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The people who signed up for insurance via Obamacare got themselves a pretty good deal

It worked the way it was supposed to work, in other words.

It's constitutional - deal with it

It’s constitutional – deal with it

Texans who received financial assistance to purchase health coverage through the federal insurance exchange are paying less in monthly premiums than individuals in most other states using that online marketplace, according to a new report by the U.S. Department of Health and Human Services.

Texas, like dozens of other states with Republican leadership, declined to create its own state-based insurance exchange under the Affordable Care Act, relying on a federally managed marketplace instead.

Texans who receive tax credits to help them purchase health coverage through the federal marketplace pay $72 on average in monthly premiums for their plans — the seventh-lowest monthly premium among the 36 states using the federal marketplace.

The national average for subsidized enrollees in the federal marketplace is $82 a month, with individuals in states like New Mexico, Wyoming and New Jersey paying more than $100 a month on average.

[...]

On average, subsidized enrollees — who make up 84 percent of Texans who purchased coverage through the federal marketplace — have received $233 in monthly tax credits in Texas.

You can see the report here – the breakdown of subsidy amounts by state is on page 23. There are still things that need to be fixed with Obamacare, as with any large new program, but they’re all doable given a non-insane Congress and some time. The best news so far is that premium increases will be modest for next year, and more insurers want in. As Kevin Drum says, it’s time to acknowledge that it’s working pretty well overall.

Not that this will make any of the usual suspects shut up already, of course.

Opponents of the health reform law have attributed low overall enrollment rates to the fact that low premiums often mean high deductibles. Despite the subsidies offered by the federal government, Texas’ total enrollment numbers have not made a big dent in the state’s sky-high rate of uninsured.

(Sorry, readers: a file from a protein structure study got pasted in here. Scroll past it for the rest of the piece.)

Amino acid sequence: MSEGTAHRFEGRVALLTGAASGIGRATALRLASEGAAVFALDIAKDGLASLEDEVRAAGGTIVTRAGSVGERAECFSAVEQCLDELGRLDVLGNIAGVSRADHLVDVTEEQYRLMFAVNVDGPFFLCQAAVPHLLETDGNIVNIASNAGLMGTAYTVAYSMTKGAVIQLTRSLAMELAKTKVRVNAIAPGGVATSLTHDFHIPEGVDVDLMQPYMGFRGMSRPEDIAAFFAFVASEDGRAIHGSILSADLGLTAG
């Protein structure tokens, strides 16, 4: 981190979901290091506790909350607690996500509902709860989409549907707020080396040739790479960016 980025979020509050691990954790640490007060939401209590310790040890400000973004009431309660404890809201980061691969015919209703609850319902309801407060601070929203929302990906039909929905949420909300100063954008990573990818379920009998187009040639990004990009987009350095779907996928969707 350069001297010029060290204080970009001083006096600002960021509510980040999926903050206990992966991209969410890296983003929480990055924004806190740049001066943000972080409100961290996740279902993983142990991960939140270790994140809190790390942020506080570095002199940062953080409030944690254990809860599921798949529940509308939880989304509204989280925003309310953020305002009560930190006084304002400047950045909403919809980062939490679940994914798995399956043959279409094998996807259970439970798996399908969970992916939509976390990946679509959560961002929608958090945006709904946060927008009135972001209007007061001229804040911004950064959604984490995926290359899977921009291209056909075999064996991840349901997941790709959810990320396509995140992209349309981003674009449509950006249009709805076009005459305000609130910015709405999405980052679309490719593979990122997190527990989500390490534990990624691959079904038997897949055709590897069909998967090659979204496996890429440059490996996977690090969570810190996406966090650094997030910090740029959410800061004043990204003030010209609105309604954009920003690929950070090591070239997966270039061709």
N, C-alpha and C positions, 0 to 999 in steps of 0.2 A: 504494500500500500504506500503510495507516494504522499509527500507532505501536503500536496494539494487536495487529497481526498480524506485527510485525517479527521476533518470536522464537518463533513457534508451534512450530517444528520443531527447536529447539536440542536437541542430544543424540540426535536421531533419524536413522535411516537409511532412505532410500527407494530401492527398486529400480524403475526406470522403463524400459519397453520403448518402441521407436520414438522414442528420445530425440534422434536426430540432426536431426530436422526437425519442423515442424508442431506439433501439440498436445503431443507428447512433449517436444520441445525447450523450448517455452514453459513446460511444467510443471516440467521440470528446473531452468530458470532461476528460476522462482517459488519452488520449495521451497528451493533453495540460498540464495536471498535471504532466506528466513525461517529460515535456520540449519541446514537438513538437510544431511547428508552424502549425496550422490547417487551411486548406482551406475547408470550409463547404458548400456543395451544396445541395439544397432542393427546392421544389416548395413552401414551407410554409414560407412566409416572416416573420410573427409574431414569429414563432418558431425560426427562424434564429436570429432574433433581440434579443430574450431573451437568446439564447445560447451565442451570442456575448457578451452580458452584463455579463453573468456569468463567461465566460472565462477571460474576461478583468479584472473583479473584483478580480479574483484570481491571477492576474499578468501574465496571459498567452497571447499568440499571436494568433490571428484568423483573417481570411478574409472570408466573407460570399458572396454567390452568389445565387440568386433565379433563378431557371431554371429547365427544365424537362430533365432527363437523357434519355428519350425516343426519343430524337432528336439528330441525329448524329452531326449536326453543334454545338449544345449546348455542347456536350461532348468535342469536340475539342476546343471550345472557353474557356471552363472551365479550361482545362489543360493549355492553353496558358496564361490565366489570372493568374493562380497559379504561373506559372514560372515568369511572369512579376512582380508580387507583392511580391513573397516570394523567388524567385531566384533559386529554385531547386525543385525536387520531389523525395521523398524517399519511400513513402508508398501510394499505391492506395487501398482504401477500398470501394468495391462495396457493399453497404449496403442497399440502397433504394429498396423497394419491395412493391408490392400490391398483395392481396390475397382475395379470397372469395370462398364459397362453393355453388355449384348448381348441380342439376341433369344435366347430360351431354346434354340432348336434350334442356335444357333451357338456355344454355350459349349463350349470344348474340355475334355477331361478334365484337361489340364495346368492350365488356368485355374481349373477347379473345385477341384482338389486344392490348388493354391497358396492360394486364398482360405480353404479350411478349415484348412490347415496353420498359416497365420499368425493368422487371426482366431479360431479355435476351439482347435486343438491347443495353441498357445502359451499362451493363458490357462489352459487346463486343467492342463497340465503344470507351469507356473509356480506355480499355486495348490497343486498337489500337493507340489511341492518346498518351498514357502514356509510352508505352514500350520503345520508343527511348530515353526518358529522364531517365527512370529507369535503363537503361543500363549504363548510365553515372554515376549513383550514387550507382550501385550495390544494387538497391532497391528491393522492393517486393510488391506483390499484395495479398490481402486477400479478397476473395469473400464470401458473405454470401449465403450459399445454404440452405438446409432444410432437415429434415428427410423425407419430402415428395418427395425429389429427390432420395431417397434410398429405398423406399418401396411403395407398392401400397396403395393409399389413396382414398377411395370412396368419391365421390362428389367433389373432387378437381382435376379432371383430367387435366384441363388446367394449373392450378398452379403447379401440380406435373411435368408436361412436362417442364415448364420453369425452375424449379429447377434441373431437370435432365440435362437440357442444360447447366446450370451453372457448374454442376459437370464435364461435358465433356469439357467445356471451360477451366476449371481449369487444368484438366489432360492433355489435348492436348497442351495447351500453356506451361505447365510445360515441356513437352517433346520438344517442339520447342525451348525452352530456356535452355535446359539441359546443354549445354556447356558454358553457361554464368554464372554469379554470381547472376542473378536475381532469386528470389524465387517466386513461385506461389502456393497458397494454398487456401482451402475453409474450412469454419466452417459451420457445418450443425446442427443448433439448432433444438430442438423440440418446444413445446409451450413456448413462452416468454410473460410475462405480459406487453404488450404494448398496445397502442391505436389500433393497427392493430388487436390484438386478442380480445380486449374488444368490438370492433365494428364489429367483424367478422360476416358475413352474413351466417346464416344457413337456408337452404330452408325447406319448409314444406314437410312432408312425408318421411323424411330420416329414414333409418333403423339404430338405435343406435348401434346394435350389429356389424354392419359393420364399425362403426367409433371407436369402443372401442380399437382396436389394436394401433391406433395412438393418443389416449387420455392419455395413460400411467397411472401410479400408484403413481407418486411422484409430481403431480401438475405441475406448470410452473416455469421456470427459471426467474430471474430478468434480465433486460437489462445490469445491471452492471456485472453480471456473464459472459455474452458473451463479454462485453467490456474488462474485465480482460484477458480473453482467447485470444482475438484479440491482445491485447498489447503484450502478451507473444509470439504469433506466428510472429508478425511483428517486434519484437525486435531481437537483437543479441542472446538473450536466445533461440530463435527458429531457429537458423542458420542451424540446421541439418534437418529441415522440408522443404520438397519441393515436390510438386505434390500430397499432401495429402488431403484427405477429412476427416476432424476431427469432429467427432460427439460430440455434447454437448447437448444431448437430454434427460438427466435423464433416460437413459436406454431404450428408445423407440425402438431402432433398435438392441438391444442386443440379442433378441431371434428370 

John Davidson, a health policy analyst at the conservative Texas Public Policy Foundation, has said that Texans’ reluctance to purchase insurance through the marketplace in bigger numbers stems from the cost of the health plans, even subsidized ones.

He added that individuals are also apprehensive about accepting the subsidies because they might be faced with paying them back if their annual income increases.

I look forward to the day when a story about Obamacare can be written without reporters feeling compelled to include some “on the other hand” quotes by shills like John Davidson. He has no useful insights or criticisms to offer, he’s just here for the FUD. If you must quote a hack like Davidson, then the least you should do is make it clear that his objections have nothing to do with numbers and everything to do with plain old politics. Matt Yglesias lays out what the argument really is.

One of America’s political parties doesn’t like that idea in any non-health context and they don’t like it for health care either. They think the money it costs to provide those subsidies should be taken away, and it should be given to high-income households in the form of tax cuts.

This is an excellent and important policy debate to have. One of the great ideological issues not just of our time and place, but of democratic politics across eras and countries. Should economic resources be distributed more equally or less equally?

But thus far to an amazing extent we haven’t been having that debate. Instead we’ve been having a debate over whether Obamacare works, over death panels, over enrollment numbers, over income verification procedures, and over the minutia of premiums and payments. It’s time to put that debate behind us. It’s clear — as it always should have been — that if you offer people large subsidies to go buy health insurance, lots of people will happily take the money and go buy some health insurance.

It’s time to start debating the real issue: should we do that, or is it more important to keep taxes on high-earners low than to give low-earners comprehensive health insurance?

So to be clear, John Davidson and his overlords absolutely support cutting their taxes so they don’t have to help pay for anyone to get health insurance. That’s what you should read when you see someone like him quoted in one of these stories.

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